Time passes differently for buildings. Eero Saarinen differentiated the ‘elephant time’ of architects from the writer’s ‘rabbit’ time. One of the central tensions of architecture is how the brevity of human life, let alone fashion, collides with the longevity of stone and steel. Flux is an unavoidable characteristic of modern urban life. How do we anticipate, guide or simply survive this tendency?

One answer has been to embrace it. ‘The fundamental characteristics of futuristic architecture,’ pronounced the 1960s London-based avant-garde group Archigram, ‘will be expendability and transience. Our house will last less time than we do, every generation must make its own city.’ In Japan, there is a longstanding tradition (wabi-sabi) of facing transience. Inspired by the Ise Grand Shrine, which is dismantled and rebuilt every 20 years (remaining always new and always old), Kisho Kurokawa of the Metabolists proposed architecture ‘growing… as a constantly changing process. Impermanent beauty, immaterial beauty… a new aesthetic based on movement’.

The problem the radicals confronted was a view of what the future city should be because of what it has been. Despite recent flirtations with ‘blobism’ and amoeba-like biomimetic shapes, we remain wedded to the idea of architecture as solid, permanent, averse to evolution. This has remained the case even during the modern era. The big problem with Brutalism was perhaps not so much its controversial aesthetics as its inability to develop; when form follows function, and then function changes, what are we left with? Yet the purpose of buildings often changes; think of the Hagia Sophia in Instanbul.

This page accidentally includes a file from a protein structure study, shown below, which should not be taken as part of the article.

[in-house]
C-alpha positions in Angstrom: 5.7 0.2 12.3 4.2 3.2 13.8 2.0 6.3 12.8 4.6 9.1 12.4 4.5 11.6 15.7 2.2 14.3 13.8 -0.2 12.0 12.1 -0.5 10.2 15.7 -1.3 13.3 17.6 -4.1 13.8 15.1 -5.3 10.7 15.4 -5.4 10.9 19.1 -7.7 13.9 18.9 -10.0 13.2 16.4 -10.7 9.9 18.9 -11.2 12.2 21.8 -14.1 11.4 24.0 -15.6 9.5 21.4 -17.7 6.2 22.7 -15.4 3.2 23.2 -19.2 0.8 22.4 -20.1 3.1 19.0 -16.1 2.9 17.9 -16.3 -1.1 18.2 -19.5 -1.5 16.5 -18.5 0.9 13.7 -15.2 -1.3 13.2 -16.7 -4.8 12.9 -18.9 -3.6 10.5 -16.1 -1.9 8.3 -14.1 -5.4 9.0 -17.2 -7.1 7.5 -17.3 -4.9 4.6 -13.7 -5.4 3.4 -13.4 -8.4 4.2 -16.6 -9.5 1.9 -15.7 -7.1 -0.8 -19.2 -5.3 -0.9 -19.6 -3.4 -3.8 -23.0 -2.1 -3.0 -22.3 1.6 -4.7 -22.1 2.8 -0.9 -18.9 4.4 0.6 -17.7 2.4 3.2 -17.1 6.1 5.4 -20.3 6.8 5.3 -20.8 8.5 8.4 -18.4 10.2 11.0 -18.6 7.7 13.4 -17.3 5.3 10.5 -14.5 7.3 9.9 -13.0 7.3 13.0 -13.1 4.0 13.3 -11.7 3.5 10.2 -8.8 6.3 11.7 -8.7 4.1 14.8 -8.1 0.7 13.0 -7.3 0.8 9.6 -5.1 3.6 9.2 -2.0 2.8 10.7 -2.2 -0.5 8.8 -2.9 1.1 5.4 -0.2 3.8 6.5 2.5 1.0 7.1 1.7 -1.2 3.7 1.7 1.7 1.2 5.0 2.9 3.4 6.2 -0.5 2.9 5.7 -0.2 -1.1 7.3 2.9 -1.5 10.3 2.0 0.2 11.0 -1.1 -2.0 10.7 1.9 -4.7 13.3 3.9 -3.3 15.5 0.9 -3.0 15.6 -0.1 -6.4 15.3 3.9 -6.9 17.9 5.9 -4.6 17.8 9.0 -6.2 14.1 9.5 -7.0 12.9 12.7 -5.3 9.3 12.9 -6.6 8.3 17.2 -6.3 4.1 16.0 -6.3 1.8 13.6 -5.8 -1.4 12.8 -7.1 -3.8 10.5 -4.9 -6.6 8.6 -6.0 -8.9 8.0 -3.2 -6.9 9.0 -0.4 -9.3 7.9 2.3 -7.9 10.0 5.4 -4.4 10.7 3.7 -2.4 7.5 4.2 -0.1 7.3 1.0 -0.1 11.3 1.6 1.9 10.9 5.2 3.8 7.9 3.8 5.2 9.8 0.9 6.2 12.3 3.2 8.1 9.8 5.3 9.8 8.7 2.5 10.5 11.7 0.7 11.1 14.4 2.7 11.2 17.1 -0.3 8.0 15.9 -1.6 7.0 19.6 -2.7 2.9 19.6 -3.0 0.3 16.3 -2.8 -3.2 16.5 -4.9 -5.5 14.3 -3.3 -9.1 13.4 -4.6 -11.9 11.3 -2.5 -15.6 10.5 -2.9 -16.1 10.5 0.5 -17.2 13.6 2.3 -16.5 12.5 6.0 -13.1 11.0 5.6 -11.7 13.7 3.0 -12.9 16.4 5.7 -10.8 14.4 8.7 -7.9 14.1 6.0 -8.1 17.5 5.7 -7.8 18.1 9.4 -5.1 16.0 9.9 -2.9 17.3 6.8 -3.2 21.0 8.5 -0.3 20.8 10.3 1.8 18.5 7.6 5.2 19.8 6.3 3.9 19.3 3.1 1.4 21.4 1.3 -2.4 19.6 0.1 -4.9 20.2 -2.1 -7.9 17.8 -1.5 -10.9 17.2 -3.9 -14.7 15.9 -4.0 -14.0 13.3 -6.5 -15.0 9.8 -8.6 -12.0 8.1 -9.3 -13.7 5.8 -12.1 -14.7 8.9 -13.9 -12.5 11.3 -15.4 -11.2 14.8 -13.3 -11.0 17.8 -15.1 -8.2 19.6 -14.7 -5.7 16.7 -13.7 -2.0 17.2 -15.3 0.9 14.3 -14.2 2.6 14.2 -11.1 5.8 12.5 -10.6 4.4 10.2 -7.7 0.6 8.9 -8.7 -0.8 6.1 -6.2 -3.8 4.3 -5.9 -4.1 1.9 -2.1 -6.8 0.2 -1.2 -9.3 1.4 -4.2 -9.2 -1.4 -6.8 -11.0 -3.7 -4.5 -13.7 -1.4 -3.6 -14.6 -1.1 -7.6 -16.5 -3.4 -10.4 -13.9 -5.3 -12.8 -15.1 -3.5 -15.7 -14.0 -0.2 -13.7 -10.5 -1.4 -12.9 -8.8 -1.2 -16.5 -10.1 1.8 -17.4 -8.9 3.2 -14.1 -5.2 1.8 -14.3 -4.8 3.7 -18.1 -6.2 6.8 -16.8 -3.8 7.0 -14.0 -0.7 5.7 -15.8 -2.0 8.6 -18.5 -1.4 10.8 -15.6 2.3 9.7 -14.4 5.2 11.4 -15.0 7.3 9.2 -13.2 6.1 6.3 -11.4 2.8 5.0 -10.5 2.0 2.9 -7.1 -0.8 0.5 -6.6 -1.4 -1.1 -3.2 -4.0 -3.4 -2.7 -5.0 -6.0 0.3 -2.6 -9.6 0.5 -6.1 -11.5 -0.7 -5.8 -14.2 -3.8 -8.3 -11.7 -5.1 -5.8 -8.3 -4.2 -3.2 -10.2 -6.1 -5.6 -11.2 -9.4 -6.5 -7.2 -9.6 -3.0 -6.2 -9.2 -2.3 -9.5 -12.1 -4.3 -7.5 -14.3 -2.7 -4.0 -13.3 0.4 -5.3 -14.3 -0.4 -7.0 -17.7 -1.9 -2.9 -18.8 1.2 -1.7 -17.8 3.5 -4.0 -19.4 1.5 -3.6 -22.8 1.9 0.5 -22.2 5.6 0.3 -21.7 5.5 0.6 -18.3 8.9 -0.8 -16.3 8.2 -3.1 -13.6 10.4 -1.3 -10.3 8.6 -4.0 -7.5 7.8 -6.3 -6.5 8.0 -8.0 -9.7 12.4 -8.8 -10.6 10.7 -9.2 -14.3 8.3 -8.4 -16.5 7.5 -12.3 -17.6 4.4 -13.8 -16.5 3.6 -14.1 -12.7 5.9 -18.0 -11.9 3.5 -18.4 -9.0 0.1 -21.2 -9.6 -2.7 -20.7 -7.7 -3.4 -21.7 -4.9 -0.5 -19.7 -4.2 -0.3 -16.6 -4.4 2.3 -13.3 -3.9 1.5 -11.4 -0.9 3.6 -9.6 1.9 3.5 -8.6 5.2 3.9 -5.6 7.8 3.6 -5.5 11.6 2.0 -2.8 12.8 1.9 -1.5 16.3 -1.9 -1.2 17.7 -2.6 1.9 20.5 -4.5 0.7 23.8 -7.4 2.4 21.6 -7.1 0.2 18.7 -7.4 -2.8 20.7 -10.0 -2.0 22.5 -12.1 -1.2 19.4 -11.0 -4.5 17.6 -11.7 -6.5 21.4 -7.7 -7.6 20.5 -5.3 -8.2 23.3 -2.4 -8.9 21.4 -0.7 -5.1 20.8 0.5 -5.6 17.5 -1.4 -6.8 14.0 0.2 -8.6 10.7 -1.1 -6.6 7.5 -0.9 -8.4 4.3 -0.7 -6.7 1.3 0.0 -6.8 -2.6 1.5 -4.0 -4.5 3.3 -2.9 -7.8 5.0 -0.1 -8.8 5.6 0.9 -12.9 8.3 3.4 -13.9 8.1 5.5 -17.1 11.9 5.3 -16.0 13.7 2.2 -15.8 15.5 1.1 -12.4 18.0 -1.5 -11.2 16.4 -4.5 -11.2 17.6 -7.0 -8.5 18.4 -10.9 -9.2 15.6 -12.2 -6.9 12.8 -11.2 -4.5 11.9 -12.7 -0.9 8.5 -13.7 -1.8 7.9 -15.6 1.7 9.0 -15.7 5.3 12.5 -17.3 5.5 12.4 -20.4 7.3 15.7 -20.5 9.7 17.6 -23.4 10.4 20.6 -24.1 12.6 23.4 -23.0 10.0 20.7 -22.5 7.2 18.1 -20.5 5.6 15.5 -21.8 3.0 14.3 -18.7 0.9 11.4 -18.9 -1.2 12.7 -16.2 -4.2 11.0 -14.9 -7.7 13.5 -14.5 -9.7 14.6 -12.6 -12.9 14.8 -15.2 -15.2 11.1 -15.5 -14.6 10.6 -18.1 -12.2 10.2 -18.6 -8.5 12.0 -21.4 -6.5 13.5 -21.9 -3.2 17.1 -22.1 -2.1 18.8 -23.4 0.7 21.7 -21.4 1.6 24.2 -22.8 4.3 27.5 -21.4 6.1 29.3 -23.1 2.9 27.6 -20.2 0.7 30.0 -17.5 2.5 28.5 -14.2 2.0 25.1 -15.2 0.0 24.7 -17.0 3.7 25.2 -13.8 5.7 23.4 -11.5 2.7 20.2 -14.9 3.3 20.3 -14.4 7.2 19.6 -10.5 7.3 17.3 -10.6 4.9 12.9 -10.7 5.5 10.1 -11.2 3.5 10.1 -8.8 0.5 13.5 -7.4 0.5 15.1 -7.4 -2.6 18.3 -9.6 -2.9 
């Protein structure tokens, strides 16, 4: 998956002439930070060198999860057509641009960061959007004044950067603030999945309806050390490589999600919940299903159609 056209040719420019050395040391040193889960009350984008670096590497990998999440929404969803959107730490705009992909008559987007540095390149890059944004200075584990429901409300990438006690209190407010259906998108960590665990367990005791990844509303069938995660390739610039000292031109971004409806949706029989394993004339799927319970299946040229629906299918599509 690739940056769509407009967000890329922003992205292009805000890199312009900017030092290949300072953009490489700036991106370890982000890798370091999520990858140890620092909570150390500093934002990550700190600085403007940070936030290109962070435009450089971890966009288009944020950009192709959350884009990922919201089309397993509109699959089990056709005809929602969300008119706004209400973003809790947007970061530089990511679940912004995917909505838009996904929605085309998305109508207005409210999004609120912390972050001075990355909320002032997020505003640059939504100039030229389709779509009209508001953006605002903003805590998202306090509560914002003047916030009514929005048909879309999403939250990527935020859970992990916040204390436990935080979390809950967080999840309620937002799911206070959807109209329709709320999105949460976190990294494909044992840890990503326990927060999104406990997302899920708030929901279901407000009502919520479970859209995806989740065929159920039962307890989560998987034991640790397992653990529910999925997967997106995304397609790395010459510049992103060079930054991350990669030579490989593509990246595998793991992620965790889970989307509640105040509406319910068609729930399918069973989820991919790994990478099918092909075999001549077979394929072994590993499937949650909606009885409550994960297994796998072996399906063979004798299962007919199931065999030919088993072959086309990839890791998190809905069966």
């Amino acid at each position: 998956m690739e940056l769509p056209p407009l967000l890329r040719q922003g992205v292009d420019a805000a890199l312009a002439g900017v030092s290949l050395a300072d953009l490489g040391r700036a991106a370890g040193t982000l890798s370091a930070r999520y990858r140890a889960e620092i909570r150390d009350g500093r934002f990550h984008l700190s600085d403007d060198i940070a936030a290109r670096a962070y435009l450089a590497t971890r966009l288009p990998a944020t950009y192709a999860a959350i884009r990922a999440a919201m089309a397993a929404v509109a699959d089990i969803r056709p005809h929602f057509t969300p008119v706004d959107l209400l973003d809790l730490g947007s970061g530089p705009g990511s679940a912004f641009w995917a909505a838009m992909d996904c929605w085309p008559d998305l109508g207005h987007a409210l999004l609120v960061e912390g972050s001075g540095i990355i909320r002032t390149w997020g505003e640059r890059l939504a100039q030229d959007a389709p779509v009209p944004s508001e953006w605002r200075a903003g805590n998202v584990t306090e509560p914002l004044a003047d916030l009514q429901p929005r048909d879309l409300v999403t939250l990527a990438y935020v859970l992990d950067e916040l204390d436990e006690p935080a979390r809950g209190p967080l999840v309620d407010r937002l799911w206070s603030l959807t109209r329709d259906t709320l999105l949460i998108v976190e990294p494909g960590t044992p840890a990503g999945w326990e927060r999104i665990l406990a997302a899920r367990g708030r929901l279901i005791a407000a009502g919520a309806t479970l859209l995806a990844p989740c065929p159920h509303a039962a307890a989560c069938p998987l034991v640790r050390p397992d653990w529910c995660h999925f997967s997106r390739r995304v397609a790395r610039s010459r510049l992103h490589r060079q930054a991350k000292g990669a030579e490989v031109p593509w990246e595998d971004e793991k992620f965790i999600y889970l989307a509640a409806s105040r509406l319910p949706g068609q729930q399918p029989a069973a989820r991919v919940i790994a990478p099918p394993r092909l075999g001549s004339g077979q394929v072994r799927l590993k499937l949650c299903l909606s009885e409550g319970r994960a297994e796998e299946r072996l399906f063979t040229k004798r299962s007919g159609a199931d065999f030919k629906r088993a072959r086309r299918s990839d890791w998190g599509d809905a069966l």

Buildings are simply structures that are built. They remain so regardless of the material used. What we take for granted as natural was first invented and then developed over millennia. In ancient Çatalhöyük, people entered houses not through the design innovation of the door but through a hole in the roof. In the same spirit of continual refinement, there have been many attempts to move beyond our present way of thinking. A recurring vision of contemporary futurologists is of apartments in which partitions move around to maximise and pluralise limited space. At its flimsiest, this resembles set design, but it might become a much more fluid process.